Costa Maya is forecasting 180 ship calls and approximately 450,000 passengers in 2010, according to Cesar Lizarraga, vice president of marketing and sales. Next May, the Oasis of the Seas will start calling in Costa Maya, followed by the Norwegian Epic. Norwegian Cruise Line has made a five year commitment to call at the Mexican port.

Since Costa Maya was demolished by Hurricane Dean in Oct. 2007, the port rebuilt to the tune of $16 million and was back in business by Oct. 30, 2008. But it is taking time to get the ships back, Lizarraga said, noting that the port beat its own rebuilding deadline by a month, while the cruise lines played it safe. By the end of the year, Costa Maya expects to have regained 70 percent of the business it had before the hurricane struck.

One challenge the port may not have counted on is the extent to which some cruise companies have invested in their own port facilities, Lizarraga explained, and these ports are given preferential consideration. (Carnival Corporation owns terminals in nearby Cozumel.)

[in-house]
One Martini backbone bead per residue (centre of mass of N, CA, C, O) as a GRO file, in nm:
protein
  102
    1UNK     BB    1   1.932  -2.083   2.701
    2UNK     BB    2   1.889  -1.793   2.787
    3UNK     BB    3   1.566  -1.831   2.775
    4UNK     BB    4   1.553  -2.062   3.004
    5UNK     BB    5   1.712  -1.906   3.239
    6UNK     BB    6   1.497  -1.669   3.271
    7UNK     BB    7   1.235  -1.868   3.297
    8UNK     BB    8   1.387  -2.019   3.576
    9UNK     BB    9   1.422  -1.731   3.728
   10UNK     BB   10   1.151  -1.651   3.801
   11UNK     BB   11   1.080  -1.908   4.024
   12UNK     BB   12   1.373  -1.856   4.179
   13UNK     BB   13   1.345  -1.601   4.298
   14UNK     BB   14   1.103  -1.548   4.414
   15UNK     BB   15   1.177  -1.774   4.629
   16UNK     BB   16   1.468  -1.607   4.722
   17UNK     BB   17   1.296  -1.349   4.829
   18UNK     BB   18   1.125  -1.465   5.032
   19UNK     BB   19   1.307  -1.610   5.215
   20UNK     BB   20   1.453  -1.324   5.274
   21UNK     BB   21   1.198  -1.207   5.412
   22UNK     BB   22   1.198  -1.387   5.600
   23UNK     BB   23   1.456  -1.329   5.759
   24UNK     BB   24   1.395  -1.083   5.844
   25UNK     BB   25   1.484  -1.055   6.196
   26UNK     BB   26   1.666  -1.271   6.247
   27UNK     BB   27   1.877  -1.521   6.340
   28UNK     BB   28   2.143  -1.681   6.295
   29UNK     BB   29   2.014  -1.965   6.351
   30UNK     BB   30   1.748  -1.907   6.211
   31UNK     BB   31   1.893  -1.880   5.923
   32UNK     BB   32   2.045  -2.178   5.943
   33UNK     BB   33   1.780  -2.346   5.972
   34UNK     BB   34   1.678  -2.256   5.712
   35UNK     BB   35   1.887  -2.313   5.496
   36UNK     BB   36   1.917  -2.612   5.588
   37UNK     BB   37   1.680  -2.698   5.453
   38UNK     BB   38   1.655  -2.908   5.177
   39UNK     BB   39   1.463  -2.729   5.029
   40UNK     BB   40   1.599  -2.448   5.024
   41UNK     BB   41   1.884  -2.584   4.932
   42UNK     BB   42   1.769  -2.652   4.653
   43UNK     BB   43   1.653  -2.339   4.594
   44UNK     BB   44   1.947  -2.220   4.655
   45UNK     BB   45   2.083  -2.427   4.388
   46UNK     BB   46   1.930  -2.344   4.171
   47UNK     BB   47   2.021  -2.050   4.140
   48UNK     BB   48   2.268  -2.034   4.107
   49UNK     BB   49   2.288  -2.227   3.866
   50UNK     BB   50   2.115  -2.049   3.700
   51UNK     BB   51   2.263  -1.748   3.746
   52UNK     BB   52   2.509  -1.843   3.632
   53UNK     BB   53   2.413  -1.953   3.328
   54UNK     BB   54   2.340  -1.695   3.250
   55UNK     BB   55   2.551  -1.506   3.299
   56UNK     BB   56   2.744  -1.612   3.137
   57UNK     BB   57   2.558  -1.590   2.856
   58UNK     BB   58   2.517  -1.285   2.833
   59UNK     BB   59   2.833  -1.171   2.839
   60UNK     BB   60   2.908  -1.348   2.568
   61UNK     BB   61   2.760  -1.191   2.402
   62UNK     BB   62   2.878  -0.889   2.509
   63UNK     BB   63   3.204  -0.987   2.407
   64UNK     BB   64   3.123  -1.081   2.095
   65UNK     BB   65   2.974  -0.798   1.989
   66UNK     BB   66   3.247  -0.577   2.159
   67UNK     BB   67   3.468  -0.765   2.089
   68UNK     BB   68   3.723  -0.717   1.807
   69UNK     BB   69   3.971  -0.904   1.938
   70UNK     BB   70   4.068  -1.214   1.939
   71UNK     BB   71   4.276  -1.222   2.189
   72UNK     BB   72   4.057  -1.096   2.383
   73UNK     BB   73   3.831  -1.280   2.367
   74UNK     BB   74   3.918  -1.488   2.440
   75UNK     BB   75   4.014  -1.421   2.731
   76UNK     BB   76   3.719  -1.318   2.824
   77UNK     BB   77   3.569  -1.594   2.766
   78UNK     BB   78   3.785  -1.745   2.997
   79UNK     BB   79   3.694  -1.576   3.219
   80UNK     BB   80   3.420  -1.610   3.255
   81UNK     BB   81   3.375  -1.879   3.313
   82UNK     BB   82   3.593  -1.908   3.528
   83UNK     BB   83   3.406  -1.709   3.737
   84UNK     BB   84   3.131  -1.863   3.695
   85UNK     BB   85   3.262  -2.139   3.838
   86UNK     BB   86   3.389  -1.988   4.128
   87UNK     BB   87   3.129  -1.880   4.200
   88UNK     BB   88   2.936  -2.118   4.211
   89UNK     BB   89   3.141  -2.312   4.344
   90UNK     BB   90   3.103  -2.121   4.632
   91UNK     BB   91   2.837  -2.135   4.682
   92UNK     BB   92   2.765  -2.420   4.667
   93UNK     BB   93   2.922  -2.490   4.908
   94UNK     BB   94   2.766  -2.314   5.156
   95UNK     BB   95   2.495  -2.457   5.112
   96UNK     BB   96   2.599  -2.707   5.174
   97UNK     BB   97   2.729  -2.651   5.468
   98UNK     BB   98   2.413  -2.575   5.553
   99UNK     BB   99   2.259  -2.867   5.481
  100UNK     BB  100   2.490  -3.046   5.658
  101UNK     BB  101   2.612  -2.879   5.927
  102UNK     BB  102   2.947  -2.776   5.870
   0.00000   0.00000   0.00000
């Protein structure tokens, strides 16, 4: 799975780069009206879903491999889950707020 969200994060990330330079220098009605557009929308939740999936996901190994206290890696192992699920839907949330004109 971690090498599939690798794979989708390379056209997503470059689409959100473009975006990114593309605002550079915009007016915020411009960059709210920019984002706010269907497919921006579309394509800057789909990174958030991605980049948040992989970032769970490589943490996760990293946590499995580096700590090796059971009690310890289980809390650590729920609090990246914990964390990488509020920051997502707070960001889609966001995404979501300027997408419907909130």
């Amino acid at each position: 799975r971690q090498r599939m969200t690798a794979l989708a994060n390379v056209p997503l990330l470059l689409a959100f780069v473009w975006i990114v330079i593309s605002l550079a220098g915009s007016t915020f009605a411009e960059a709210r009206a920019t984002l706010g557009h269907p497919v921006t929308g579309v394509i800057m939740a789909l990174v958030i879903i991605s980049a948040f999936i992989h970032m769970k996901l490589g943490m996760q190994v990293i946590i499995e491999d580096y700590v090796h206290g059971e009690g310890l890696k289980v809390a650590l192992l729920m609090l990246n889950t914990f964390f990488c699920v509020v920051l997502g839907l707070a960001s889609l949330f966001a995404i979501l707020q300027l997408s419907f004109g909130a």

In its present configuration Costa Maya can accommodate three ships simultaneously – two as big as the Oasis, Lizarraga told Cruise Industry News, and one in the size of the Radiance class. All three would be alongside.

However, Lizarraga said that the port would not have three ships of the Oasis or Epic size in port on the same day. The itineraries are public information, he said, so the planning is left up to the cruise lines, which cleverly avoid calling with their biggest ships on the same day.

Passengers continue to be 90 percent Americans on Caribbean cruises, Lizarraga said, who also noted that since the recession took hold, shoreside spending is down 25 percent.

Future plans do not include expansion of the port facilities in order to preserve the quaintness of the area, but infrastructure development will continue, according to Lizarraga.